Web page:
Homesteading in Tennessee often means keeping some livestock. If you have chosen to keep animals on your farm, no doubt they spent their time outside. Keeping them safe through the colder months in the country is a great undertaking. It means preventing overexposure to the elements, making sure their nutritional needs are met, and just caring for their overall health and well-being. Here’s a starter guide to help you with homesteading in Tennessee this winter.
1. Keep Their Feet and Fur Clean
Staying outside doesn’t give these animals a pass on getting a bath. Hair or fur between toes needs to be trimmed to prevent it from gathering gather ice. It is also important to keep your animals clean for their comfort. Bathing before the cold weather comes is ideal, and then regular brushing during the winter will keep your animals most comfortable. Dirt in their fur can irritate their skin, leading to scratching and possible infections.
2. Make Sure There’s Plenty of Food and Fresh Water
Outdoor animals need more calories as they burn more by trying to keep warm, so be sure to provide regular meals. Make sure roughage is incorporated to keep their systems moving by breaking down the grains. Plenty of fresh water is also a must, but try to stay away from metal bowls. Heated buckets can help keep water from freezing, but if you don’t have those, be sure to refresh your farm animals’ water often.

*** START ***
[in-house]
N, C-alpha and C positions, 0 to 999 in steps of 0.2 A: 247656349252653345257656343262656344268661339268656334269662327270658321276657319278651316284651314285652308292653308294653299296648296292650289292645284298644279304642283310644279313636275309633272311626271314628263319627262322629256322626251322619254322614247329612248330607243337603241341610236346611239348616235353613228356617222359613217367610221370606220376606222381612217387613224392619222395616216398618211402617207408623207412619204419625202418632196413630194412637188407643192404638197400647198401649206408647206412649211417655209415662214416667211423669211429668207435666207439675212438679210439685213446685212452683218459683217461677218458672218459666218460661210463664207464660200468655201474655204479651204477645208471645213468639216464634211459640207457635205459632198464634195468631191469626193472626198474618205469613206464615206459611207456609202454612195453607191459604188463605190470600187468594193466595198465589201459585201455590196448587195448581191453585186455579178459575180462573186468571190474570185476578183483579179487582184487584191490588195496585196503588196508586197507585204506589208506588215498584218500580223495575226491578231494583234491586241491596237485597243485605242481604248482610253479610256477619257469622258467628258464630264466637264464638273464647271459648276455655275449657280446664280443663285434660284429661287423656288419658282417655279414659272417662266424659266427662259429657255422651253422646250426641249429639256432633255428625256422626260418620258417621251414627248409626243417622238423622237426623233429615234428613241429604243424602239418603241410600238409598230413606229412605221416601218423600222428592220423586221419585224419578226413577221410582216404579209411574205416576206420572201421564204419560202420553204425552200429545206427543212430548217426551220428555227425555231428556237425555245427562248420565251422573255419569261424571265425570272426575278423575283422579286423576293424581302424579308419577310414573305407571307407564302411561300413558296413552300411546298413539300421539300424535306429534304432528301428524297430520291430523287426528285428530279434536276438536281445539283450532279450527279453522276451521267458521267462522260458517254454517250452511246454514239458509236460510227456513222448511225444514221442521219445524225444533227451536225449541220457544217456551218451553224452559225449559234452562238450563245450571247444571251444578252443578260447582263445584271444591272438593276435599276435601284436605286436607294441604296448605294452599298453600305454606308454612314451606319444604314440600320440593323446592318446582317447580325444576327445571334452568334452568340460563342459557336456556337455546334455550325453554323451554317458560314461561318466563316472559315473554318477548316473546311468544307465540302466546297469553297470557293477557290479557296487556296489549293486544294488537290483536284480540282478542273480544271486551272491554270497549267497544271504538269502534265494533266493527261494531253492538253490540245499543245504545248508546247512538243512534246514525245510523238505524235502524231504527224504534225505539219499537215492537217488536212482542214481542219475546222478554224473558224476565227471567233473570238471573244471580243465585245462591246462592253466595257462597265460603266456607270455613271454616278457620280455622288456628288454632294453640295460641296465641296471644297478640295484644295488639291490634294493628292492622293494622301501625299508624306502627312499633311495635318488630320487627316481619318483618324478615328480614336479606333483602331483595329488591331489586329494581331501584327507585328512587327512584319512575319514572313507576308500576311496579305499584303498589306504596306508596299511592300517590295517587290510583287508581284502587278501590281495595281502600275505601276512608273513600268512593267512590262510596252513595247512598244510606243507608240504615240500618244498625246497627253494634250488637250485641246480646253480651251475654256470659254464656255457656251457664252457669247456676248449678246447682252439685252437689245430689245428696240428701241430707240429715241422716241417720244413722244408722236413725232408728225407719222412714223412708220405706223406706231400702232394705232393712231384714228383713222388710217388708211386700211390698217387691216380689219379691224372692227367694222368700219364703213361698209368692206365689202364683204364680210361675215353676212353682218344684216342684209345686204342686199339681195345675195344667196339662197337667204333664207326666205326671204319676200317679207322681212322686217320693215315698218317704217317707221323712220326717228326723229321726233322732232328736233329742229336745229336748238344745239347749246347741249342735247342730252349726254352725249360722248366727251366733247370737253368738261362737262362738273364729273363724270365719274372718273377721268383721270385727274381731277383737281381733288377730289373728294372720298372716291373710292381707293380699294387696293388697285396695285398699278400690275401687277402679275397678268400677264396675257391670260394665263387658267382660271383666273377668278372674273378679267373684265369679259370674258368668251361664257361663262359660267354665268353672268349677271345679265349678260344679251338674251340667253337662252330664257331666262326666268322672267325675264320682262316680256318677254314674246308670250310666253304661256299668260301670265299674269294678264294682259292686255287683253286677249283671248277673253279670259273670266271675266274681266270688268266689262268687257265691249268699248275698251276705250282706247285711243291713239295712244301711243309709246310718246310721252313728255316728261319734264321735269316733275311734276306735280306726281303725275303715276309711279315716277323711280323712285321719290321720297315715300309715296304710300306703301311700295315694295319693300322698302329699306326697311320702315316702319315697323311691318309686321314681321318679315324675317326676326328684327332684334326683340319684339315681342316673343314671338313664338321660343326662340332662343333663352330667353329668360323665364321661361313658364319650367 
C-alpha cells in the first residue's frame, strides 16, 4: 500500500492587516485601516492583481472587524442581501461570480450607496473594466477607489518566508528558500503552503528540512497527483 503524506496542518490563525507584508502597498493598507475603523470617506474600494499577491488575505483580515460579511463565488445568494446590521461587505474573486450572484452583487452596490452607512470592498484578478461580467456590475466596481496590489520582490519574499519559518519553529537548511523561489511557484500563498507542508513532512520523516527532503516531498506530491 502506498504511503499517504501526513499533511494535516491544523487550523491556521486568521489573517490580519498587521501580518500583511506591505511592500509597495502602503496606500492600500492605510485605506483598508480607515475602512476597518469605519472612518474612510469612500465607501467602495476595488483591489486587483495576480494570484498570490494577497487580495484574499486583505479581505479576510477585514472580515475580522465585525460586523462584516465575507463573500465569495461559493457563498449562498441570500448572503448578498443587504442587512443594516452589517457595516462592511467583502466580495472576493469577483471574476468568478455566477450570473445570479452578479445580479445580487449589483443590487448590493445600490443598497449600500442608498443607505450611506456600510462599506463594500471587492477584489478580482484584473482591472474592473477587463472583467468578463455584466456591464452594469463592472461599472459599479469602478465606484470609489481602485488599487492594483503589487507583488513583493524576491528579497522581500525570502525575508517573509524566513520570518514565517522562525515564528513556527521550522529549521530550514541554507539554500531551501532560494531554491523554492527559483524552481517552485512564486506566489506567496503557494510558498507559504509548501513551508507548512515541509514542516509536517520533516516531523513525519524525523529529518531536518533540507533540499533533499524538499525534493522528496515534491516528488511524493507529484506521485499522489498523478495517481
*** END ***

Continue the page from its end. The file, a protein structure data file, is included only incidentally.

3. Provide Warmth and Shelter
Especially during severe weather, you need to make sure you have a sturdy place to stay out of the wind and wetness. Wind can be even more vicious in the winter, lowering temperatures. Consider insulting your barn to keep the warmth in. Ventilation will keep air fresh, but create it wisely so you don’t encourage drafts. And it is much safer to use hay or blankets instead of a heat source. Keep the hay fresh, so it doesn’t get wet and moldy. Or consider building platforms for animals to sleep on, since the ground can be cold. As far as blankets, some animals, like goats, might not need them. It could actually hinder the growth of their natural coat, which is nature’s way of keeping them warm.
4. Stay Healthy
It’s hard to fight against the elements for anyone who isn’t healthy to begin with, and that goes for our four-legged friends too. Make sure all your farm animals are up to date with their vet check-ups. Beyond that, keep them moving! Exercise is good, but not as much in extreme weather. For the more temperate weather, using multiple feeding stations around your yard will encourage movement.
Even when you feel you have done everything you can think of to keep your farm animals safe and happy, you still need to be on the lookout for possible accidents. Always be on your guard when turning on a vehicle. You never know if a furry creature settled in to catch some warmth by the engine. Once you have successfully cared for everyone on your farm, you can relax a little more and get ready to enjoy the season the country.